I often find that the discourse surrounding adoption is glib.
If you defend fetal rights on the internet, someone will eventually ask you: how many children have you adopted?
The presumption being that if you're not willing to take care of the baby who was not aborted, you're not sincerely interested in the welfare of the children, and your real motive is to control women.
This is an amateur poor-choice tactic. People who are knowledgeable about adoption understand that it's not so easy.
Uninformed poor-choicers don't think about what adoption really entails, and what the process involves, and what the results can look like.
Here are some preliminary requirements before you can complete an adoption:
* Your spouse has to agree to adoption. Poor-choicers never think about that fact when they ask "how many kids have you adopted?"
* You have to have the money to adopt.
* You have to have the appropriate living quarters.
* Your other kids must be open to this, otherwise it's not going to work very well.
The pool of kids to be adopted is relatively small. While there are kids who are waiting to be adopted, they do not always fit the desired profile. These kids often have a lot of baggage. So the family has to be ready to open their doors to kids with serious issues. If you already have kids, this may be a non-starter. Or perhaps the child has some very expensive medical issues.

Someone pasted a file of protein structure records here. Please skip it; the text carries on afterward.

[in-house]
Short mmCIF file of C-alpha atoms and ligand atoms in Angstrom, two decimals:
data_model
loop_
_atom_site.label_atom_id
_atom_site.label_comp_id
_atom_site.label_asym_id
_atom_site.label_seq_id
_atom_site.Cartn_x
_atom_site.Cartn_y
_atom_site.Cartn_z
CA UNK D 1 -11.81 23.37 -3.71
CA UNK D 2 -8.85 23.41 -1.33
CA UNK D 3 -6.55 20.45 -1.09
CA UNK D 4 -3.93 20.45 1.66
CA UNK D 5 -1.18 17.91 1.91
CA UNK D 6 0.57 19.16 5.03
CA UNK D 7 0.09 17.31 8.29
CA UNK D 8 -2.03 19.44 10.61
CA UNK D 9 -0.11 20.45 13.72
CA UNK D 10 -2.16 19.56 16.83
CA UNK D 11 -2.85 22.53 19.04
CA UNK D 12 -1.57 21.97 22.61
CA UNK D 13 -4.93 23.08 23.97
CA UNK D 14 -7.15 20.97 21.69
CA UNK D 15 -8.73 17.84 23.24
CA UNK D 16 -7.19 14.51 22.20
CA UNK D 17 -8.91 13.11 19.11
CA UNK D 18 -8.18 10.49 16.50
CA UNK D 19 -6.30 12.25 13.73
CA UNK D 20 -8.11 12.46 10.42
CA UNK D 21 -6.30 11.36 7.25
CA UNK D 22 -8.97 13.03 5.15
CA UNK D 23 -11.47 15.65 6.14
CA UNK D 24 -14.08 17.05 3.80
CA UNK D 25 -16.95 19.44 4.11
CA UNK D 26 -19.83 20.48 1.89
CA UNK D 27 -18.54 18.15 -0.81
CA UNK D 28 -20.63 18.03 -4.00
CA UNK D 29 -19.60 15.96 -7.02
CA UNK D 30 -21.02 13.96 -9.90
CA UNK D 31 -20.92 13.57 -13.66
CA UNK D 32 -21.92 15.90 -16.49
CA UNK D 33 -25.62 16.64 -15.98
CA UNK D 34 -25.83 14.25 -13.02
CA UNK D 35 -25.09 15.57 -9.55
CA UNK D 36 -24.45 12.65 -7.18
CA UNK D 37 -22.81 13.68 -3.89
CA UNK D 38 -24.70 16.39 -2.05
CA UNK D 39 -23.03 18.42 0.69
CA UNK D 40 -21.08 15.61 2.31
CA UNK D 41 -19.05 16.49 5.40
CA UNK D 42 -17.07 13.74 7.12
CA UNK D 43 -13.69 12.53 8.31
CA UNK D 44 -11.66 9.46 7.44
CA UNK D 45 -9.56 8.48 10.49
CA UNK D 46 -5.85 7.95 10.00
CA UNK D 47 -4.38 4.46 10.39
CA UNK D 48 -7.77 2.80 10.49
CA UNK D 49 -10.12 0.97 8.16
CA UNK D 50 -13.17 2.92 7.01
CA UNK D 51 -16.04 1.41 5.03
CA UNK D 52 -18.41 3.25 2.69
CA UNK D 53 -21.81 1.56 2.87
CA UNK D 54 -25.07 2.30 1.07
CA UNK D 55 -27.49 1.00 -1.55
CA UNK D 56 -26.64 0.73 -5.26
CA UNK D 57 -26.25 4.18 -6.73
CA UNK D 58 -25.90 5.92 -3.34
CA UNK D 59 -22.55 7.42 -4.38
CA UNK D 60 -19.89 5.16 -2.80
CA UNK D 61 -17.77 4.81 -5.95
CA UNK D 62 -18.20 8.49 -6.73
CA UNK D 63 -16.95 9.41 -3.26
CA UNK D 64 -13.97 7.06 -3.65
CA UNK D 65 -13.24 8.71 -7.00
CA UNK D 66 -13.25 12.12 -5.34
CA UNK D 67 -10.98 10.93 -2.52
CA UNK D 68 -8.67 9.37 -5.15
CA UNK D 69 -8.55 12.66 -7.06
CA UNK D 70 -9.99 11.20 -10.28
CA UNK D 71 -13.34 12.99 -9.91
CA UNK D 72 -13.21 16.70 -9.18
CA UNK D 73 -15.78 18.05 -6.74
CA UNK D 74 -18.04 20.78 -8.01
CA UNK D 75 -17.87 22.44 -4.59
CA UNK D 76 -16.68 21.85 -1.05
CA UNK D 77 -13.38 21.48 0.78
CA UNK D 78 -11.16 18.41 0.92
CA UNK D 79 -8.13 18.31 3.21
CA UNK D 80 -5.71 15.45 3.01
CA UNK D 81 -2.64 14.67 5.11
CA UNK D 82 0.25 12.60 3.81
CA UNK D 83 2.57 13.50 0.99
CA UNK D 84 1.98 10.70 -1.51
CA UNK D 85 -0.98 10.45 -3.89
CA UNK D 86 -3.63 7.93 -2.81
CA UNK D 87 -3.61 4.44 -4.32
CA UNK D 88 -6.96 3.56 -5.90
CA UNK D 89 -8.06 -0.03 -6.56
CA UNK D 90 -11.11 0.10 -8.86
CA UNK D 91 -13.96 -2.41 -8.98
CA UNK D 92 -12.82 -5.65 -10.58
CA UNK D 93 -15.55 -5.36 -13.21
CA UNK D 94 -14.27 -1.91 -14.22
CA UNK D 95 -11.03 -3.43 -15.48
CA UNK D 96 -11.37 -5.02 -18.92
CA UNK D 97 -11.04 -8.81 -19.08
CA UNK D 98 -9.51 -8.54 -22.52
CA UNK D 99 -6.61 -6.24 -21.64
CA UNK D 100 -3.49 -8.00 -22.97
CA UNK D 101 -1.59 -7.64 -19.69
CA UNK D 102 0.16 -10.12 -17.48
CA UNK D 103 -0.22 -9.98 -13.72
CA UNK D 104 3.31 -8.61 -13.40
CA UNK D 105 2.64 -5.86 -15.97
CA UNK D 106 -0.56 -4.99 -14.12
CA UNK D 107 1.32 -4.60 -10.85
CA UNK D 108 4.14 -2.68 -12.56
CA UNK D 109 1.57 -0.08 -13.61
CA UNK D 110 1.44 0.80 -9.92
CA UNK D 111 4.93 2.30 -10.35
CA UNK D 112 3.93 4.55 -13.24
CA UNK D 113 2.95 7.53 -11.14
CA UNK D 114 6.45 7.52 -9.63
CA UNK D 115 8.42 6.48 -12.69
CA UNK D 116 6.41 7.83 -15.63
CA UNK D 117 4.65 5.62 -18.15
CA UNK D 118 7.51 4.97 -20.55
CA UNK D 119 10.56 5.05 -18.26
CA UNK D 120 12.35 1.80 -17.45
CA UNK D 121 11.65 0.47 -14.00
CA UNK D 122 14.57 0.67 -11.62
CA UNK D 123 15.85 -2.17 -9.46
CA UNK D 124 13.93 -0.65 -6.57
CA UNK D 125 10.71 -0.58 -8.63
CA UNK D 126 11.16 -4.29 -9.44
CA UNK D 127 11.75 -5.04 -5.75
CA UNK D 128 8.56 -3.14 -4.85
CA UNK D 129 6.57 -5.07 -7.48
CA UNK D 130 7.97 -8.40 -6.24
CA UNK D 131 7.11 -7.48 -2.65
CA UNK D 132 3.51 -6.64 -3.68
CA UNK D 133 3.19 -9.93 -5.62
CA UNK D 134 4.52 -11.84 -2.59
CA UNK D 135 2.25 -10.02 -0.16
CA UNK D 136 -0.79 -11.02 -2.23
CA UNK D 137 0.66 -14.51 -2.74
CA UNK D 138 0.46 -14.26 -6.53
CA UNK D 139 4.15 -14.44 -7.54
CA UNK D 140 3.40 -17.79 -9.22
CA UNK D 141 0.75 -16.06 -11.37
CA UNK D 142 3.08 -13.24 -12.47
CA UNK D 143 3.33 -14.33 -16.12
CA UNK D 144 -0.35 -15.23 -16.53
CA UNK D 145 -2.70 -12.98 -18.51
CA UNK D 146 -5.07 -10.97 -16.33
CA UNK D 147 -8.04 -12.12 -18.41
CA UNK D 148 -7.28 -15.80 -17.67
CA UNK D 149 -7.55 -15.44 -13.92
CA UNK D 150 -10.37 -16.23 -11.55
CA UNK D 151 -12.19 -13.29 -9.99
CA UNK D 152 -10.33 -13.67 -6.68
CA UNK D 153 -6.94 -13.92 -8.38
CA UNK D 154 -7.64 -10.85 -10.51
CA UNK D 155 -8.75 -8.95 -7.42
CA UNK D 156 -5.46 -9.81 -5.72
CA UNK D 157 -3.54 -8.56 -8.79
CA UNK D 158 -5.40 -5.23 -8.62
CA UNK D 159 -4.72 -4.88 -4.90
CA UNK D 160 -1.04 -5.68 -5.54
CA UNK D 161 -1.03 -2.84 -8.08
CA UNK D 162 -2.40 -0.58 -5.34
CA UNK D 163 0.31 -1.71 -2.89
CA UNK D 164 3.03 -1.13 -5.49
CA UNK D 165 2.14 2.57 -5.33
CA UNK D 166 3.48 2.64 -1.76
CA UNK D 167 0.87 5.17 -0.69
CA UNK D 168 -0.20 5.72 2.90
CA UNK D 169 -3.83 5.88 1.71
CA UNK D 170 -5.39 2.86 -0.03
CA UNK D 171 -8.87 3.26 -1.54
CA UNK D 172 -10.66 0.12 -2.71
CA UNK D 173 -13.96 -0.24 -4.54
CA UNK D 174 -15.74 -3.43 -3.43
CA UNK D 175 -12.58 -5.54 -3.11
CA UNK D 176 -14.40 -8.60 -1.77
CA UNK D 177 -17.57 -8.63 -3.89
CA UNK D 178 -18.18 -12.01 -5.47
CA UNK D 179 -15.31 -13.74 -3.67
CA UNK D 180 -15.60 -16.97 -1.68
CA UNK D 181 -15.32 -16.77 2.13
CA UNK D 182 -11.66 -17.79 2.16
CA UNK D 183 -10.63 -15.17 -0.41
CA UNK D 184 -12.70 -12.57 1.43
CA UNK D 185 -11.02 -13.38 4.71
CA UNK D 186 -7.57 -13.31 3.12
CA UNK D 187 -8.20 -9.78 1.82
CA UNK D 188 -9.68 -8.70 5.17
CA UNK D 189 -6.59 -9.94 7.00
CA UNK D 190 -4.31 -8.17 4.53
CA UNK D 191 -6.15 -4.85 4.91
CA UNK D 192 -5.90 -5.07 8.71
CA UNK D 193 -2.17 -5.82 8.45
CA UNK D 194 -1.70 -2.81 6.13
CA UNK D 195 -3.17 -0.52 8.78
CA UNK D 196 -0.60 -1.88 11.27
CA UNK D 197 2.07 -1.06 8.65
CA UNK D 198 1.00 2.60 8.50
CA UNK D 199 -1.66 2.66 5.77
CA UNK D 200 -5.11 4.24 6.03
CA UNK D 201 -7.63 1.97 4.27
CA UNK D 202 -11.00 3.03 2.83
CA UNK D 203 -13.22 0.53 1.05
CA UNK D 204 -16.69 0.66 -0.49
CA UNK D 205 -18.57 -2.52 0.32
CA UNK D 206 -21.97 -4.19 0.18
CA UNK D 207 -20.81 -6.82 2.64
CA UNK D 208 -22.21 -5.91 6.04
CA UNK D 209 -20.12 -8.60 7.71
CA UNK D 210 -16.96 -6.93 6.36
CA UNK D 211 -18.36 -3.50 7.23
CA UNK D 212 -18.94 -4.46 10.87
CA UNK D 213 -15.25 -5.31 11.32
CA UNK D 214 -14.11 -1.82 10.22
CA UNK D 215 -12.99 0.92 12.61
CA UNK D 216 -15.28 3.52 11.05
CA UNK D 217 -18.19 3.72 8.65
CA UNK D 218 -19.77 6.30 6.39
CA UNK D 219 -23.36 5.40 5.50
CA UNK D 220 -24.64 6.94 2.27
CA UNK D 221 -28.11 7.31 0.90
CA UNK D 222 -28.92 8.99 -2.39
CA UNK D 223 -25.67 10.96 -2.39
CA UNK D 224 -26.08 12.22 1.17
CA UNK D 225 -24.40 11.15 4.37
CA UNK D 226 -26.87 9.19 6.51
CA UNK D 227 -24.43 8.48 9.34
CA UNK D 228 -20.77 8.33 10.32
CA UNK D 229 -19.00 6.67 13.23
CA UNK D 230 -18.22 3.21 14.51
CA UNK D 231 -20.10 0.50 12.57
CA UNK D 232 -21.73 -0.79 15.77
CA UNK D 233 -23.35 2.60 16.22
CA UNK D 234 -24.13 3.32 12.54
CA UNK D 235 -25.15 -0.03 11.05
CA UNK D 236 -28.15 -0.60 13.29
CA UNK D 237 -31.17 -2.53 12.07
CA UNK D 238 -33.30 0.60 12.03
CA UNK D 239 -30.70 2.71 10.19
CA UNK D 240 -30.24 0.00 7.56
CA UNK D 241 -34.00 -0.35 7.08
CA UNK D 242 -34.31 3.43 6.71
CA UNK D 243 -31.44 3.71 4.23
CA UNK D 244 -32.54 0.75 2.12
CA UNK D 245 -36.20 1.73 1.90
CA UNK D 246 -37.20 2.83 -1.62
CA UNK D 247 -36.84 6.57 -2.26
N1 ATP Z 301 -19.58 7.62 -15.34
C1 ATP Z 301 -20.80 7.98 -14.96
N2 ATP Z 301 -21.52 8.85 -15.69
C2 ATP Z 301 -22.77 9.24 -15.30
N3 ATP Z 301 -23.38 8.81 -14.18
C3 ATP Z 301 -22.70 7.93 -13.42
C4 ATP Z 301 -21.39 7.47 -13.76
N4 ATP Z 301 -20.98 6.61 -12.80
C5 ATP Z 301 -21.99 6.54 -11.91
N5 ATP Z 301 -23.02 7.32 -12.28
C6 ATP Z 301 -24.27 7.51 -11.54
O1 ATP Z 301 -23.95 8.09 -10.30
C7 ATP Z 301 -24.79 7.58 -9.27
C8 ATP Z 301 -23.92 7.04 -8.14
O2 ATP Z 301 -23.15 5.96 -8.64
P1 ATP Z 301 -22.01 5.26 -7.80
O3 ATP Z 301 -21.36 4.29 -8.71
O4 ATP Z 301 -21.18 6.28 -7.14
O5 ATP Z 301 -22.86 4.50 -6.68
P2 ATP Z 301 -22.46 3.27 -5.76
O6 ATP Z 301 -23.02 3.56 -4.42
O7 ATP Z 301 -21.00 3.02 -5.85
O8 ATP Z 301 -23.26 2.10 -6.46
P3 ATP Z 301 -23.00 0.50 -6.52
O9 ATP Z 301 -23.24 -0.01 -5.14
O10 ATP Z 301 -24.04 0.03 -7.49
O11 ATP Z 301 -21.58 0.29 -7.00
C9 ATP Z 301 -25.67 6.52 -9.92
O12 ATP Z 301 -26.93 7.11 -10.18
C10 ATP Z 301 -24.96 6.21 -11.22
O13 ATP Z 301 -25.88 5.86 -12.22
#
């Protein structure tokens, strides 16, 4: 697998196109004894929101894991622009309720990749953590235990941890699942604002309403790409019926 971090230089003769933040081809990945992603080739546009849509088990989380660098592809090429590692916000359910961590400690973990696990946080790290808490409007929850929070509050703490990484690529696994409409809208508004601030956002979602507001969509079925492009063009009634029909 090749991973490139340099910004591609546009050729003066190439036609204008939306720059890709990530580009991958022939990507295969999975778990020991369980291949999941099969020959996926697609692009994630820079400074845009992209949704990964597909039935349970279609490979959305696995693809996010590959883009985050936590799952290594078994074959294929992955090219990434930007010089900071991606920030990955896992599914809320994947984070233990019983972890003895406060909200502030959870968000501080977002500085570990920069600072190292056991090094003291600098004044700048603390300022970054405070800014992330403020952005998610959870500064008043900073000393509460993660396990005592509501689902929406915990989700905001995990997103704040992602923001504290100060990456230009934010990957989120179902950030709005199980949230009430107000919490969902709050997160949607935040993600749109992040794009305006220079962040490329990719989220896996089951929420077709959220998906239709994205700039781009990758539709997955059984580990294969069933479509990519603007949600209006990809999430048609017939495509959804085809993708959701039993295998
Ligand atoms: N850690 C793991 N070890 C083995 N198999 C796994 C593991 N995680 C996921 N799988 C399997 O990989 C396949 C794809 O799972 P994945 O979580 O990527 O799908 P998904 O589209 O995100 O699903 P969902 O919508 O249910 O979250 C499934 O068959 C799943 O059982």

And I read a shocking statistic to the effect that one in six adoptions failed. That means the kid goes back.
I don't understand how anyone can send back a kid, but apparently it's done. I remember watching a documentary on Radio-Canada about a centre in Montreal that shelters children with severe attachment issues. One kid was chosen for adoption. For many months, he was groomed for this life in the new family with frequent visits. The child finally went to live with his family, and he was sent back after a short stay.
They didn't want him any more.
Of course it was totally devastating, and luckily, this centre still had his room free, so he was able to reintegrate into his old life.
Now some people might think I'm making the case for abortion. Abortion is easy and adoption is hard. Abortion has a payoff for women, whereas adoption doesn't. I realize that having a clear conscience is something of a payoff, but it's still heart-wrenching to send off your baby into someone else's house, which is why so many women choose abortion instead of adoption.
But as the old saying goes "adoption is the loving option". Adoption is a totally selfless act, whereas abortion is totally selfish. I realize that many women try to frame abortion as "best" for the child, as if his non-existence was some kind of lesser of evils. But the fact of the matter is: it's easier to kill than to make the effort to accommodate new life.
I'm pointing this out because I don't want the discourse on adoption to be glib. Personally, I think parenting is probably a better option unless there are some obvious barriers, like drug addiction or extreme poverty. Babies are better off with their moms in almost every situation. The lack of babies for adoption might be a bad thing for people looking to adopt, but perhaps it's not a bad thing for the babies. Adoption doesn't exist to satisfy the whims of their parents, it exists to satisfy the needs of the baby.
Adoption may be the loving option as compared to abortion, but it may not always be the best option for the baby.